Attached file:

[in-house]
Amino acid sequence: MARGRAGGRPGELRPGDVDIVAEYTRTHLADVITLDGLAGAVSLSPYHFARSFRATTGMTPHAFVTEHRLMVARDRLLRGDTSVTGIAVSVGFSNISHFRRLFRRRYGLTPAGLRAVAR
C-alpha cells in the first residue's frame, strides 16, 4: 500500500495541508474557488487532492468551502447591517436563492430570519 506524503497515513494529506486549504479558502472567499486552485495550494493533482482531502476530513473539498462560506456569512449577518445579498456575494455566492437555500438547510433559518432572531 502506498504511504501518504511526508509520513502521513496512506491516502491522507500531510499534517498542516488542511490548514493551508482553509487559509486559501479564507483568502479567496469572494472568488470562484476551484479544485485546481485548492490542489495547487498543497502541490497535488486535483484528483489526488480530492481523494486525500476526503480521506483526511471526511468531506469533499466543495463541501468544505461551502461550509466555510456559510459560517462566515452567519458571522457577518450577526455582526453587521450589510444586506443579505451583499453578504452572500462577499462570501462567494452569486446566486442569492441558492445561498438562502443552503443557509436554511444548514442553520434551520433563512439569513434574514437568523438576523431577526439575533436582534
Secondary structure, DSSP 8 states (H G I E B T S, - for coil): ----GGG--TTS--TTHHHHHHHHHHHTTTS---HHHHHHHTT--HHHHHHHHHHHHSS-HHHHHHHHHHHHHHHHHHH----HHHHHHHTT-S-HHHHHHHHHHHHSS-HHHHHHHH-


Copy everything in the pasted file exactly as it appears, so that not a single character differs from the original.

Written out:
[in-house]
Amino acid sequence: MARGRAGGRPGELRPGDVDIVAEYTRTHLADVITLDGLAGAVSLSPYHFARSFRATTGMTPHAFVTEHRLMVARDRLLRGDTSVTGIAVSVGFSNISHFRRLFRRRYGLTPAGLRAVAR
C-alpha cells in the first residue's frame, strides 16, 4: 500500500495541508474557488487532492468551502447591517436563492430570519 506524503497515513494529506486549504479558502472567499486552485495550494493533482482531502476530513473539498462560506456569512449577518445579498456575494455566492437555500438547510433559518432572531 502506498504511504501518504511526508509520513502521513496512506491516502491522507500531510499534517498542516488542511490548514493551508482553509487559509486559501479564507483568502479567496469572494472568488470562484476551484479544485485546481485548492490542489495547487498543497502541490497535488486535483484528483489526488480530492481523494486525500476526503480521506483526511471526511468531506469533499466543495463541501468544505461551502461550509466555510456559510459560517462566515452567519458571522457577518450577526455582526453587521450589510444586506443579505451583499453578504452572500462577499462570501462567494452569486446566486442569492441558492445561498438562502443552503443557509436554511444548514442553520434551520433563512439569513434574514437568523438576523431577526439575533436582534
Secondary structure, DSSP 8 states (H G I E B T S, - for coil): ----GGG--TTS--TTHHHHHHHHHHHTTTS---HHHHHHHTT--HHHHHHHHHHHHSS-HHHHHHHHHHHHHHHHHHH----HHHHHHHTT-S-HHHHHHHHHHHHSS-HHHHHHHH-